Drew’s resin cast Judge Dredd prop gun took a bit of a battering while filming a short film as it had been repeatedly dropped on concrete, which created dents and chipping. This required stripping back, repairing and then repainting and detailing the prop to bring it back to a high standard.
- Masking Tape
- Plastic Filler
- Multi Grit Sandpaper
- 2K Filler Primer
- Black (RAL 9005) Acrylic Matt Paint
- Chrome Paint
The first job was to clear away any damage and the existing paint in case this caused a reaction. As the product had not been primed correctly, any painting over the top could still come away. Then, we taped up any pieces we didn’t want to get damaged or painted on. We then used a heavier 80 grit sandpaper for the more damaged areas and up to a 320 grit sandpaper to strip as much loose paint as possible. Any great paint job is a direct result of the prep, so never underestimate the importance of prepping your project.
Filling & Priming
The next job was to fill any damaged areas and smooth over it with a 320 grit sandpaper. Once the surface has been prepped and is now flat, you need to seal it to make it ready for painting. We applied a black 2K filler primer all over the prop gun to smooth any rougher edges and provide a smooth surface. We applied two coats as any more could have buried some of the intricate designs in the gun.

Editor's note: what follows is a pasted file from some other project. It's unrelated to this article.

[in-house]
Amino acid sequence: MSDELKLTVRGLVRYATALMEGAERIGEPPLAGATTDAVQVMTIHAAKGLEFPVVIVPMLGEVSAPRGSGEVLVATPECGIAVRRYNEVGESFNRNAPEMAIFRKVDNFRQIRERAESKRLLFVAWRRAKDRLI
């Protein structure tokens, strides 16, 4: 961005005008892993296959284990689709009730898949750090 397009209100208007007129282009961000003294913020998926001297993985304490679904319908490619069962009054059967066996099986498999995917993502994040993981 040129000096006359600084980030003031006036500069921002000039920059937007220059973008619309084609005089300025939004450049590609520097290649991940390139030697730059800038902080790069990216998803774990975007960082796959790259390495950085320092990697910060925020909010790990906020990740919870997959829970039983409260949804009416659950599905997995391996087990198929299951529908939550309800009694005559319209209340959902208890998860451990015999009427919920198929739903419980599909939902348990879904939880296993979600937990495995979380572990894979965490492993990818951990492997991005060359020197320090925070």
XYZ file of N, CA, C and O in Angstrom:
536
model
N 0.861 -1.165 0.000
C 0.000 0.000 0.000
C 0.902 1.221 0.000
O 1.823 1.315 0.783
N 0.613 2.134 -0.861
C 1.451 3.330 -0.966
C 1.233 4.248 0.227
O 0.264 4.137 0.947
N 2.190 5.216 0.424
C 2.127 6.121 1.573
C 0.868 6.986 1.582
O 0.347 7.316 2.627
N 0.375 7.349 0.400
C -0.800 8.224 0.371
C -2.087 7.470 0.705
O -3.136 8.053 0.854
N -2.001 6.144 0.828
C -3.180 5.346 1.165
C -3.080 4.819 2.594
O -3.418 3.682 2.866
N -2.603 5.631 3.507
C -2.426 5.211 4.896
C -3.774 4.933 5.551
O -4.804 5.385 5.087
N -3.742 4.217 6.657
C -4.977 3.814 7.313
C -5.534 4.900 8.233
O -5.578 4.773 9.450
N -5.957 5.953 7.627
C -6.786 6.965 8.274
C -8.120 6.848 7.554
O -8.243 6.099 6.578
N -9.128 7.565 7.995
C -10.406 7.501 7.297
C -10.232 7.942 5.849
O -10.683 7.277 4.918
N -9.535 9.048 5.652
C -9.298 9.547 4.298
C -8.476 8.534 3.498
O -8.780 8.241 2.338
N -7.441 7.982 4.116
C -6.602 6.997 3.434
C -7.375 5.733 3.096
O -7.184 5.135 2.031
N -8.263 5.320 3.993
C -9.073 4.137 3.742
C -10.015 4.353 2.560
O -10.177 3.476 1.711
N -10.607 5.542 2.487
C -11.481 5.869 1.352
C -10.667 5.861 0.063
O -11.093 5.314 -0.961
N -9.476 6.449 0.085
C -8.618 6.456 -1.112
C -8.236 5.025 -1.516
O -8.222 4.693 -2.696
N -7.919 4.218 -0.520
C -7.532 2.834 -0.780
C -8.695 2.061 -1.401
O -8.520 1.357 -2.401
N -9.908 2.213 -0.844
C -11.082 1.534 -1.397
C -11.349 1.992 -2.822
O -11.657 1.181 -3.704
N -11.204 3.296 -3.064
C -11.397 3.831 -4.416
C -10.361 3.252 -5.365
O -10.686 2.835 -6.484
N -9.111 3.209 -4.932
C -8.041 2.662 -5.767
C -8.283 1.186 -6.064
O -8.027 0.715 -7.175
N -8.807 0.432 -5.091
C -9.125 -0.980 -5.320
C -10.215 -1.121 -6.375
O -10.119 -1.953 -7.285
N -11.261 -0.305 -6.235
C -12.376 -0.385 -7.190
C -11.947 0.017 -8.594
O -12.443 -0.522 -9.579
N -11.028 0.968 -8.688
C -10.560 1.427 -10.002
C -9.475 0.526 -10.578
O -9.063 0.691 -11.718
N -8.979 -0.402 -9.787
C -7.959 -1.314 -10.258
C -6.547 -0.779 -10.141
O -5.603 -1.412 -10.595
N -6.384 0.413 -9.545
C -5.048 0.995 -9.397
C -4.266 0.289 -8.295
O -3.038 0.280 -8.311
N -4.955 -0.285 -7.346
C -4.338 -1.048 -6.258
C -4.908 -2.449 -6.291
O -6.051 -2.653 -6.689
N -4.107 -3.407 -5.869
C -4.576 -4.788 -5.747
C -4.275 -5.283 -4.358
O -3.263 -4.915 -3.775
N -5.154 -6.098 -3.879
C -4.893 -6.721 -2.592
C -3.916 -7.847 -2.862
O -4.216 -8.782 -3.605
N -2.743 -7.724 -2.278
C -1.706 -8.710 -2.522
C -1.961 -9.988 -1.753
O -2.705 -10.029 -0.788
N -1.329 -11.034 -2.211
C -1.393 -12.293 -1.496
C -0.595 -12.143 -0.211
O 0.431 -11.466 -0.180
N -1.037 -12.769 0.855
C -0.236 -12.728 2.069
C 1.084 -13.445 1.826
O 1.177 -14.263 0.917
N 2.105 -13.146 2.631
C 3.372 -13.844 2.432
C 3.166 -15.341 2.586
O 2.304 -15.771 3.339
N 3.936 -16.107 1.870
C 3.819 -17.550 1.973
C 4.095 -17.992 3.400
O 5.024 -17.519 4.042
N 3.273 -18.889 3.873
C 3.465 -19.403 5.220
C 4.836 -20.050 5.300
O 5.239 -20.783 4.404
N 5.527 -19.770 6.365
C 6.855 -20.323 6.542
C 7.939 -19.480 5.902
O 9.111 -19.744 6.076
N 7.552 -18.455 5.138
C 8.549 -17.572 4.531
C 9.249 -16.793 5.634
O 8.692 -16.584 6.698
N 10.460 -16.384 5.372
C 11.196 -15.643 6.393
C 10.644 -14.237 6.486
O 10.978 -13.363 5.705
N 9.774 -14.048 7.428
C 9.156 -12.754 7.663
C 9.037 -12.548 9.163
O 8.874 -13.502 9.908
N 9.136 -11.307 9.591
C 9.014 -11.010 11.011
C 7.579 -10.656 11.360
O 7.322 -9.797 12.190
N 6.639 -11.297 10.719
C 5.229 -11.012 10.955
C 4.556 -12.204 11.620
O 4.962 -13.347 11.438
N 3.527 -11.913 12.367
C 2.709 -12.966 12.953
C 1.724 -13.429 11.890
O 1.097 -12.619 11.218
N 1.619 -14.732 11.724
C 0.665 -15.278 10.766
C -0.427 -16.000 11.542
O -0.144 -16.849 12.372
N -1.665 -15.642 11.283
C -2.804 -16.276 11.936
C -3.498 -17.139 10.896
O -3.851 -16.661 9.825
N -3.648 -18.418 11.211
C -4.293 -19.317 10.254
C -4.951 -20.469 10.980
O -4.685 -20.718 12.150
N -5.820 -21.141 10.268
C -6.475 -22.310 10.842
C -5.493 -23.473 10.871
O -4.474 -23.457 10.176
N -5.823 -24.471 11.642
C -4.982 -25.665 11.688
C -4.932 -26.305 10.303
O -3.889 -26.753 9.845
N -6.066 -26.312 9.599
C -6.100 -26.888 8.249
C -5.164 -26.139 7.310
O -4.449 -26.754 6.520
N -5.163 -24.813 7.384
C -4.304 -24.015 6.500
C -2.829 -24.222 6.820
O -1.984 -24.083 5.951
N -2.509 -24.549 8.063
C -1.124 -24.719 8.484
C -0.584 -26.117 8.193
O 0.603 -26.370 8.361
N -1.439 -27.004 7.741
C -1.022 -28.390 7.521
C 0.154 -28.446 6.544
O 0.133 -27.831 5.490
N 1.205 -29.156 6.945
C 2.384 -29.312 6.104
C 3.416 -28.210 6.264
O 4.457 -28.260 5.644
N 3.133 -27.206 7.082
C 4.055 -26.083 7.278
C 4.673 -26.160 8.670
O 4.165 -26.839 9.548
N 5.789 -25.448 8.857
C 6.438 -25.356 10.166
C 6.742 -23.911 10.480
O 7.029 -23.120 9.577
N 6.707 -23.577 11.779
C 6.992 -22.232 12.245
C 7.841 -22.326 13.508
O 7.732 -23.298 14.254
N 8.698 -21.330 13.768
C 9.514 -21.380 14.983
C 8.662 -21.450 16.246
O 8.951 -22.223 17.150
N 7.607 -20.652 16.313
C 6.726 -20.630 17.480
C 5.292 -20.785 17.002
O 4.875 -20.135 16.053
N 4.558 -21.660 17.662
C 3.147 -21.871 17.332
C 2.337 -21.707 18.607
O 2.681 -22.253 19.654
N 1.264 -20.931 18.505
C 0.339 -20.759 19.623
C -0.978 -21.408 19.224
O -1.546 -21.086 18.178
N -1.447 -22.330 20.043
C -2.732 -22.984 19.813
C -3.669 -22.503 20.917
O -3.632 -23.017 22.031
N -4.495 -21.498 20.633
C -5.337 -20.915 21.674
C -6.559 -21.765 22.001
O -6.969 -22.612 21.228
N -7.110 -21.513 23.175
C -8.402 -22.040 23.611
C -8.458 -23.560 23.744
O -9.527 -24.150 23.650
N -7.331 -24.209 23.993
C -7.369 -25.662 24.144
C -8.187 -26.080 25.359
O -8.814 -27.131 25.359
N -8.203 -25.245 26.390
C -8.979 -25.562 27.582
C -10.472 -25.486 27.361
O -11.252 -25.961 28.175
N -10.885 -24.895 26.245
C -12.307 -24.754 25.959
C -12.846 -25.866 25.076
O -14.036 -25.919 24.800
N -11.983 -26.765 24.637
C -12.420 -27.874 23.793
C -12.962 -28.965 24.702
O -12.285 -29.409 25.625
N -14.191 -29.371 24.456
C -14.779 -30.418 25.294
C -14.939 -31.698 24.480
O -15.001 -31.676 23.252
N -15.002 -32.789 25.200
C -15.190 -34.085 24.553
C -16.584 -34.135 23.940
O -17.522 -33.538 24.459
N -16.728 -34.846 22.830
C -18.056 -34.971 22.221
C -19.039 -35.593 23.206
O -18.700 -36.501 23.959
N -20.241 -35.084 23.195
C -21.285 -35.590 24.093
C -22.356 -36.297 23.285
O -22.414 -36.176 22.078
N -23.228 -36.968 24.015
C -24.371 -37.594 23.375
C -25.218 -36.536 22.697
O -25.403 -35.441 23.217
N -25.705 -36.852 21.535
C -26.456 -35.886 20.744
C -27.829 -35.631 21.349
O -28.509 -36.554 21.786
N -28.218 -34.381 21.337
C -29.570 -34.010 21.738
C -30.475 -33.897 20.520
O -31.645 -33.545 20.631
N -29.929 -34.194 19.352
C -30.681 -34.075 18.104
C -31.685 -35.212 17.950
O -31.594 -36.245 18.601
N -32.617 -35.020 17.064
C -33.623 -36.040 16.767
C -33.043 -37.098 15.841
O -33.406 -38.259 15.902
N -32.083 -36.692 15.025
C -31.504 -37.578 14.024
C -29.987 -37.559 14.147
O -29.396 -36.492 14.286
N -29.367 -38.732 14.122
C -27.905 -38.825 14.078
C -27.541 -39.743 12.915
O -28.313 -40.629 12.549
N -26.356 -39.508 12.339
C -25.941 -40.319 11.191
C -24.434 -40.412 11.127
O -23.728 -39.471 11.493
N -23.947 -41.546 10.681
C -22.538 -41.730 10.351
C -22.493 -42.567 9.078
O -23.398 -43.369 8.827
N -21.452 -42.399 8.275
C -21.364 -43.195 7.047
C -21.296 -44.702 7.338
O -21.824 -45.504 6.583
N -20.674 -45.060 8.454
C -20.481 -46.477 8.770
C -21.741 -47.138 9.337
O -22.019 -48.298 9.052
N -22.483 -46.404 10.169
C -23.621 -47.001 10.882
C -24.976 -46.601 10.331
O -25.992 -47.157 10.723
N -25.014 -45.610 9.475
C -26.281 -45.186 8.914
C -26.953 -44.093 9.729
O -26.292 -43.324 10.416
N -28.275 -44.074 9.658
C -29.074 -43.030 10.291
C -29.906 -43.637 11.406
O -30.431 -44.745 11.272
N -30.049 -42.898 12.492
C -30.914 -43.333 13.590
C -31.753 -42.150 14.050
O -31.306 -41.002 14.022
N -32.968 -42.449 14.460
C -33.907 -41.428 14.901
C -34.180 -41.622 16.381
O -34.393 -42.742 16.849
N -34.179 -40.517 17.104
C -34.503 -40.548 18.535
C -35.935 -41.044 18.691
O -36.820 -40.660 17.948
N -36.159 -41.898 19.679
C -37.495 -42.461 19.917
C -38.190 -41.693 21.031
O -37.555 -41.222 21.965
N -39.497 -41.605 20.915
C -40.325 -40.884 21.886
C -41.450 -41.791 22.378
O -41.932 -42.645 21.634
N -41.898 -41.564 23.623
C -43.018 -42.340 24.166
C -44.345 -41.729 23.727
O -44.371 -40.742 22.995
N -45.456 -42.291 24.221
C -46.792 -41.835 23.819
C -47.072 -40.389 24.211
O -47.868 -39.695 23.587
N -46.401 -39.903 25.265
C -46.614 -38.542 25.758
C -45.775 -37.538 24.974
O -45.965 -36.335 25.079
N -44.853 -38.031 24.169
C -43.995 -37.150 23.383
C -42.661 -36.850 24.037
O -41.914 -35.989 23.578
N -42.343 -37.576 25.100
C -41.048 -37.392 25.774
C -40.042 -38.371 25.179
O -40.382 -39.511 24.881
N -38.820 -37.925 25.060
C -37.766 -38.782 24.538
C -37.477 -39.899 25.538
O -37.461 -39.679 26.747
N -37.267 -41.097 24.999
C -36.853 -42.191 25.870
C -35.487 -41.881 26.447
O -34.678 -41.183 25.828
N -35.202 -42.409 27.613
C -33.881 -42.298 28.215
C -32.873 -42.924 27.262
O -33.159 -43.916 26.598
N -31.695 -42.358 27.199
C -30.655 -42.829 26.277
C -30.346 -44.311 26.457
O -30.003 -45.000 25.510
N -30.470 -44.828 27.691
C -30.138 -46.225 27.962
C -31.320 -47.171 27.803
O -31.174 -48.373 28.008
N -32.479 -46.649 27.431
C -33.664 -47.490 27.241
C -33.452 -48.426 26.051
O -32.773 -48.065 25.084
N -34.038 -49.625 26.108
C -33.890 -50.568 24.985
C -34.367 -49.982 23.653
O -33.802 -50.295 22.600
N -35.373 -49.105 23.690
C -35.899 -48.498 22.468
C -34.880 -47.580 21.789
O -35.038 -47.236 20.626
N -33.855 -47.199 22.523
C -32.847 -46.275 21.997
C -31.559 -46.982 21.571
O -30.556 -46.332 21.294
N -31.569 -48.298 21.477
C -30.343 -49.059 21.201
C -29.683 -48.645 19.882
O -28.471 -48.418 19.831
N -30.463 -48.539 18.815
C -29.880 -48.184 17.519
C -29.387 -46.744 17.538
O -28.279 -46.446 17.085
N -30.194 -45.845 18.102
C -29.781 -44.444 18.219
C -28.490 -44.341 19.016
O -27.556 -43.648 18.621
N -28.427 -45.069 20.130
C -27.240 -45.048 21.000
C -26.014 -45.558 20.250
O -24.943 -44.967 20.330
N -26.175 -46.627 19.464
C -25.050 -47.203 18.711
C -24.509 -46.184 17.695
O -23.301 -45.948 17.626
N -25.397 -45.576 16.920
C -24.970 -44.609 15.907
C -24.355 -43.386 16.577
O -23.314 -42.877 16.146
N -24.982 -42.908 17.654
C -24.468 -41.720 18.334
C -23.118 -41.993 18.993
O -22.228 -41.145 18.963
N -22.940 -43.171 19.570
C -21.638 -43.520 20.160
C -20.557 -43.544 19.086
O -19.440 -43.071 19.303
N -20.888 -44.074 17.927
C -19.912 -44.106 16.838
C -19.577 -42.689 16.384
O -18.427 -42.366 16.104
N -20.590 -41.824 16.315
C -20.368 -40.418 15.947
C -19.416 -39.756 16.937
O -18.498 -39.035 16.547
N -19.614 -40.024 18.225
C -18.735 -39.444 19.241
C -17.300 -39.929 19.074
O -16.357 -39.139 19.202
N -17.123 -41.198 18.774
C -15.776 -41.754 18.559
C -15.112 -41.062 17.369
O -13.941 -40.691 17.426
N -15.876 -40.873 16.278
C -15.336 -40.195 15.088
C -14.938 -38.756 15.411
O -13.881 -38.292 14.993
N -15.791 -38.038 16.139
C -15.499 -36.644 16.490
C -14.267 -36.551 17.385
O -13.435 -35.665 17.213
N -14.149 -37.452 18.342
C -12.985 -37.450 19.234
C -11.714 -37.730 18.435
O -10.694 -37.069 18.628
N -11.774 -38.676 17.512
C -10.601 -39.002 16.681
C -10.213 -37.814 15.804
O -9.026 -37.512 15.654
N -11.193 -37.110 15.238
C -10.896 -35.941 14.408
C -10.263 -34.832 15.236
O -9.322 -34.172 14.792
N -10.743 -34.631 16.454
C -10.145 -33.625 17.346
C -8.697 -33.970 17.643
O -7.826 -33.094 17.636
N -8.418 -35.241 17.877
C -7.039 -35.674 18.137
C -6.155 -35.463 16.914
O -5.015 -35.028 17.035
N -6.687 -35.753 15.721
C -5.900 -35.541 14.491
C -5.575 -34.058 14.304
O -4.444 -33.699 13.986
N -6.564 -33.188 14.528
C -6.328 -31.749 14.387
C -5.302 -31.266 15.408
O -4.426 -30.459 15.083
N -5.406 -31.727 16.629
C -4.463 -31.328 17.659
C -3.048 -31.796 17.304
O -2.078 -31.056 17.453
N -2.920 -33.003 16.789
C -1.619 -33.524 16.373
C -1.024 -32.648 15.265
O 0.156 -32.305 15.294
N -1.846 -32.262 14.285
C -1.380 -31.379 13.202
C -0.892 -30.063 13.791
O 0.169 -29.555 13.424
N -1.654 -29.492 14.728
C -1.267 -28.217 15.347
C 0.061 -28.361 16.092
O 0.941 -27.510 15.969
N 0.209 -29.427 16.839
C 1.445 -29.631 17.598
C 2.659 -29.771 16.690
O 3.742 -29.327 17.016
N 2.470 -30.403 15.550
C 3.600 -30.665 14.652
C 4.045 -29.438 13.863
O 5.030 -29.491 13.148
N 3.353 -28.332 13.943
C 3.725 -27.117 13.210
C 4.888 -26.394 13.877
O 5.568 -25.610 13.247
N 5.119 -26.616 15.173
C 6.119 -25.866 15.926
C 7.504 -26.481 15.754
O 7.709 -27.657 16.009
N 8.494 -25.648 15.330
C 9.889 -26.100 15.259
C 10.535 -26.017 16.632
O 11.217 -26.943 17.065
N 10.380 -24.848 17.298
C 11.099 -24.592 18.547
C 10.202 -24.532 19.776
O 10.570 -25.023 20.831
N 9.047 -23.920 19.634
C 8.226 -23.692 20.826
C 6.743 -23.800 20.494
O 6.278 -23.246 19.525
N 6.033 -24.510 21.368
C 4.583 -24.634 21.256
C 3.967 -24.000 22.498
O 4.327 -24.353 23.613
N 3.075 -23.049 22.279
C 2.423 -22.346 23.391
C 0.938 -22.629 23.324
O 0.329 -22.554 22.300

Final Paint & Detailing
Once the 2K filler primer paint was fully cured, we moved on to the final topcoat. We applied the rich black base coat and left the paint to cure, and then applied it in two light coats so it would dry quicker. The final touch was to apply chrome highlights to detailed parts of the prop. We didn’t want to go overboard, so we only added highlights on a few parts of the gun.
Drew was really pleased with the end result, especially considering the condition the prop came to us in the first place. This was another great little project, not too difficult to do, and if you have anything like it at home, it’s worth an attempt yourself. Thanks, Drew.